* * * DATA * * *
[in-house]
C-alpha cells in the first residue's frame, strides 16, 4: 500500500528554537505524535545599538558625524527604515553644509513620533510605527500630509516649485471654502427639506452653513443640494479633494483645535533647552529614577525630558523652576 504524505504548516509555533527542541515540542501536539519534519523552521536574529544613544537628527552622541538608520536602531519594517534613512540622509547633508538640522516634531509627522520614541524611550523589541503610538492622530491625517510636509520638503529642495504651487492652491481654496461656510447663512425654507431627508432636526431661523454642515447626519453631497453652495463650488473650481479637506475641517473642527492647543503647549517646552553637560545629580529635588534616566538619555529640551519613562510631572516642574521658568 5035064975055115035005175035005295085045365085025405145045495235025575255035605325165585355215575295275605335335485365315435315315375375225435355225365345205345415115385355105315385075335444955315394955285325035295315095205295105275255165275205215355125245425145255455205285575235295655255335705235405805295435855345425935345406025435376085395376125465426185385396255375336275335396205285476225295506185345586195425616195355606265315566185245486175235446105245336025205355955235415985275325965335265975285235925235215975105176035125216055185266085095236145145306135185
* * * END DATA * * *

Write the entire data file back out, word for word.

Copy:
[in-house]
C-alpha cells in the first residue's frame, strides 16, 4: 500500500528554537505524535545599538558625524527604515553644509513620533510605527500630509516649485471654502427639506452653513443640494479633494483645535533647552529614577525630558523652576 504524505504548516509555533527542541515540542501536539519534519523552521536574529544613544537628527552622541538608520536602531519594517534613512540622509547633508538640522516634531509627522520614541524611550523589541503610538492622530491625517510636509520638503529642495504651487492652491481654496461656510447663512425654507431627508432636526431661523454642515447626519453631497453652495463650488473650481479637506475641517473642527492647543503647549517646552553637560545629580529635588534616566538619555529640551519613562510631572516642574521658568 5035064975055115035005175035005295085045365085025405145045495235025575255035605325165585355215575295275605335335485365315435315315375375225435355225365345205345415115385355105315385075335444955315394955285325035295315095205295105275255165275205215355125245425145255455205285575235295655255335705235405805295435855345425935345406025435376085395376125465426185385396255375336275335396205285476225295506185345586195425616195355606265315566185245486175235446105245336025205355955235415985275325965335265975285235925235215975105176035125216055185266085095236145145306135185